Creating a ripple effect
Artist/photographer, Rosholt camp work to assist families of loss
By Kris Leonhardt
CENTRAL WISCONSIN – Carmen Duran is not your typical artist/photographer. She is using her talents to dip into her innermost feelings of love and loss and share her abilities to help create a ripple effect in central Wisconsin.
Duran is an applications analyst with Marshfield Clinic Health System and a volunteer with Camp HOPE on Lions Lake in Rosholt – a camp for grieving children and their families.
Duran is no stranger to family grief; she experienced the loss of her daughter, Jessi, who died of a rare brain tumor in 1992 at the age of four.
“The following years, we spent trying to adjust to every day, and holidays, months and seasons that followed. Every year was different, and every anniversary was different from the previous. Mostly just one day at a time,” said Duran
“We are in a time now where people talk about grief more so than they did 30 years ago. And that’s one of the good things one of the great things about Camp Hope is that there’s never there’s never a bad time to talk about it. There’s no expectations about being over it.
Now, Duran celebrates her daughter’s life in a unique way.
“Jessi lived with joy every day. She would pick out the brightest, boldest colored crayons, dress in mismatched clothes, jelly shoes, and her hat. I wanted a way to donate and celebrate her life because her one little life matters. I have donated monetarily but there is something very rewarding about donating time. Today, my sons make the time to do the same and I am very happy about that,” she said.
“For me, creativity puts me in touch with a part of myself that I don’t share often with people.
“And the things that I don’t really have words for. All the artists I know say that we create something out of nothing and when that something is a beautiful expression of life, it makes sense to share it. And when it brings joy to other people, that’s just the icing on the cake.”
As a volunteer at Camp HOPE, she captures the ripple effect that the camp initiates among those families who now experience the same type of loss.
“Kids come to camp closed off and nervous, but by the end of the camp they’ve made special connections with other kids going through similar circumstances. They slowly start to smile and Carmen is able to document that transformation in such an artistic way,” says Camp HOPE Director Vicky Wittman.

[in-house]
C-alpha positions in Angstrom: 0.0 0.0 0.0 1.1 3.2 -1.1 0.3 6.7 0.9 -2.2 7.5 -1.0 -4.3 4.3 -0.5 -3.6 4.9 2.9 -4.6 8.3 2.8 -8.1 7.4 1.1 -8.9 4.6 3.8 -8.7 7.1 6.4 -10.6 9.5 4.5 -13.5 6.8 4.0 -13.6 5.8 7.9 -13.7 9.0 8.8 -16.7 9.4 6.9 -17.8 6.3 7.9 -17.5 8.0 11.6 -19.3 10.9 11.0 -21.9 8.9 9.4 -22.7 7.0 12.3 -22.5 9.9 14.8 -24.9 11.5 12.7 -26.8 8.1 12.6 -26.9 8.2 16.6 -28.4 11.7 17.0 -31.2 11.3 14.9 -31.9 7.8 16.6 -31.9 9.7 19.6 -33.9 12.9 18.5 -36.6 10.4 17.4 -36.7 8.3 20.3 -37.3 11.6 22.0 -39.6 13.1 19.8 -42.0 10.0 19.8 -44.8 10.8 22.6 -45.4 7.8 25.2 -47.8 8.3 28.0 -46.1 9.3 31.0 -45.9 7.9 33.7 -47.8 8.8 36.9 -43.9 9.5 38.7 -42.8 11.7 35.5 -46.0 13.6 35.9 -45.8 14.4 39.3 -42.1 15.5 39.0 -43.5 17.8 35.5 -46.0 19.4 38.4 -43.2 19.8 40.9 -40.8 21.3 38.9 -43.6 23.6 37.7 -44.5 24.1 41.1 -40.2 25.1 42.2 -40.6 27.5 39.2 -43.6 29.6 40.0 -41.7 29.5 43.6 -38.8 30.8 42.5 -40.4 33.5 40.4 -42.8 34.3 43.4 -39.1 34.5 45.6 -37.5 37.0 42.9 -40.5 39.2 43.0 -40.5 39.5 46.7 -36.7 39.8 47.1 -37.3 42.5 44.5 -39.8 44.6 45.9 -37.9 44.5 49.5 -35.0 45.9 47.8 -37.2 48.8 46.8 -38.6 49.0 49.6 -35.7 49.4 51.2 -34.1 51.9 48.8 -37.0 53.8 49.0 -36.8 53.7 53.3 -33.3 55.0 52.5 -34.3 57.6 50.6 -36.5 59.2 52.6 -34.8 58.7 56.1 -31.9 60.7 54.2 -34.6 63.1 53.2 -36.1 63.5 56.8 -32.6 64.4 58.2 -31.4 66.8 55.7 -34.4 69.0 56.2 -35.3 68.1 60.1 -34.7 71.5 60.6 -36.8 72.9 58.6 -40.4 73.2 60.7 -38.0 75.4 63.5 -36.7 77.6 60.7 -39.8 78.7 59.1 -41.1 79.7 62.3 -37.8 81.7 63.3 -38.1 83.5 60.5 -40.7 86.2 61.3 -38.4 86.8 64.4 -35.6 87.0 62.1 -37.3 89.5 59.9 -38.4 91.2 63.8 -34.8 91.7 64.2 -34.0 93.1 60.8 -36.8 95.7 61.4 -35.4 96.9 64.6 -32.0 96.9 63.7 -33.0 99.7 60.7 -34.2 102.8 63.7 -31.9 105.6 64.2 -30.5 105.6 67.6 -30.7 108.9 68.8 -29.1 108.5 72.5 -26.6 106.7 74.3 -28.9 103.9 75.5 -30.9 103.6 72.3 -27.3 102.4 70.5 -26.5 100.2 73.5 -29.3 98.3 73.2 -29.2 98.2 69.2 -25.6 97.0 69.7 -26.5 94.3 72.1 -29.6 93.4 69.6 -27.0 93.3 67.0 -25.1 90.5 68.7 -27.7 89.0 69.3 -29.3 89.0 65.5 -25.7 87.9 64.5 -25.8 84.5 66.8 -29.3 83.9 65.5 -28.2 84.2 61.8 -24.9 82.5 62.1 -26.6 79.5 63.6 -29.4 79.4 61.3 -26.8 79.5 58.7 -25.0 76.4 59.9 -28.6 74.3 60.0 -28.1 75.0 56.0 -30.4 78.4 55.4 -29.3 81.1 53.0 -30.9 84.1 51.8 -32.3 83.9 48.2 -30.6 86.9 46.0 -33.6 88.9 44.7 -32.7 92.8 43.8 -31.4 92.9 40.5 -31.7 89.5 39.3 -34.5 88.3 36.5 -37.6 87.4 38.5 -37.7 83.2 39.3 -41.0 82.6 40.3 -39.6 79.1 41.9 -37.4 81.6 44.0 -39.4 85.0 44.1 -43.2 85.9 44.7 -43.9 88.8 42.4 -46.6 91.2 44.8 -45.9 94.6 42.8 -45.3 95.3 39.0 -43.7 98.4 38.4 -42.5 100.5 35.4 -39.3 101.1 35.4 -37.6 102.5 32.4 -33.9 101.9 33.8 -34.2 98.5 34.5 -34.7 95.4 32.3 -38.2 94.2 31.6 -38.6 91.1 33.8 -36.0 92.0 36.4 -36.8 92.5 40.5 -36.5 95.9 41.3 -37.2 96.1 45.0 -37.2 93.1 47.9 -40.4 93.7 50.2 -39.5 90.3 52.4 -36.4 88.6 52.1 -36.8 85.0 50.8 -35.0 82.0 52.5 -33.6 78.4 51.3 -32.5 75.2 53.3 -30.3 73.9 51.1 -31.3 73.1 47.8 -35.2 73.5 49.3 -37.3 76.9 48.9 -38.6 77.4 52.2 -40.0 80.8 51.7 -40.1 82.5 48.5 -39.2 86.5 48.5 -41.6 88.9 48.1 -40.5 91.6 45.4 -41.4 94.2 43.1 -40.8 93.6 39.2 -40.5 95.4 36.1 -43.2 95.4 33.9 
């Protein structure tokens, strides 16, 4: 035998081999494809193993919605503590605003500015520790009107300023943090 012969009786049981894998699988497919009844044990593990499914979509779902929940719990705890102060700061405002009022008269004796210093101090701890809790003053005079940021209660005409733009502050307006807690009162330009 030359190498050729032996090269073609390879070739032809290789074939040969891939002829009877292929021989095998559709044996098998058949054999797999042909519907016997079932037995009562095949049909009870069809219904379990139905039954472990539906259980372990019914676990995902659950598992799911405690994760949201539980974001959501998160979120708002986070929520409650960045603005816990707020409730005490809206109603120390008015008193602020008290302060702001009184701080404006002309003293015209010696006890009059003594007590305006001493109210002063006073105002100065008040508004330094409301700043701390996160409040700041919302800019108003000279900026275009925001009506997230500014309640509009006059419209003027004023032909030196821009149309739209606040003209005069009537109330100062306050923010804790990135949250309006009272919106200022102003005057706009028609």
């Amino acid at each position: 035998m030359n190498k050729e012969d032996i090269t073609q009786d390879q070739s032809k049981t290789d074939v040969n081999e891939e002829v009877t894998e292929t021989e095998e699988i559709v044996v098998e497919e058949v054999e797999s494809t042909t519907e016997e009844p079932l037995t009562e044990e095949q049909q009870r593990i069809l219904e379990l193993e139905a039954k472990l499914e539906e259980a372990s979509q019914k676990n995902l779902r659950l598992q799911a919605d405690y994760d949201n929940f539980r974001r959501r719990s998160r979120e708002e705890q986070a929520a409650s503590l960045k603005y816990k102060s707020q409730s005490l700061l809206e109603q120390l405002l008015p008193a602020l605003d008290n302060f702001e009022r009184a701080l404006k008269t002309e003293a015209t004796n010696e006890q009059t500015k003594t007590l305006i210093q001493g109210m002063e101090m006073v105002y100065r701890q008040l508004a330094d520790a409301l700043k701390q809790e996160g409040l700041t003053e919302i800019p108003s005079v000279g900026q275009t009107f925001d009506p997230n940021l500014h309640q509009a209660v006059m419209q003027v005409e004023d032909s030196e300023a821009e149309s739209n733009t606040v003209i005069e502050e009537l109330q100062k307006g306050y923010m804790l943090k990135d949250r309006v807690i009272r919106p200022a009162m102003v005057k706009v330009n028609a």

Duran’s son, Alex, was five-and-a-half at the time, and Duran conveys the difference the camp can make.
“Grief is so solitary; but a place like Camp HOPE gives kids and adults a safe place to express their grief with others who understand,” Duran explained.
She recently nominated Camp HOPE as part of Security Health Plan’s Employee Driven Corporate Giving Program. Each month Security Health Plan awards a $1,000 grant to a different charity or organization that is nominated by an MCHS employee. Employees are encouraged to nominate organizations making a positive difference in the community. The Security Health Plan donation will go toward camp programming.
“Carmen shared her daughter’s story and it is such an honor that she chose Camp HOPE. I think being a part of Camp HOPE has been healing for her,” says Wittman.
“I hope campers walk away knowing it’s okay to live again and be alive again. Physically, your loved one is not with you, but they are still with you. The grief is always there, and it comes in waves, but it’s okay to live life for them and because of them,” said Duran.
“We’re all not in the same place that we were 30 years ago. I mean, the grief never ends obviously, but the new normal sort of takes over and then with it is the gifts of always appreciating every single thing. Because we know that this is all very fleeting and fragile.”
At Camp Hope, families participate in outdoor and indoor activities, such as swimming, paddling, arts, and crafts, journaling, and yoga.
Wittman says campers forge lifelong bonds and often return for “reunion camps.”
Camp HOPE has operated for over three decades and takes place again this coming May, where they will welcome their 5,000th camper.
For more information, visit www.camphopeforkids.org.
Duran currently operates a little art studio space in the Mueller professional building, in downtown Marshfield.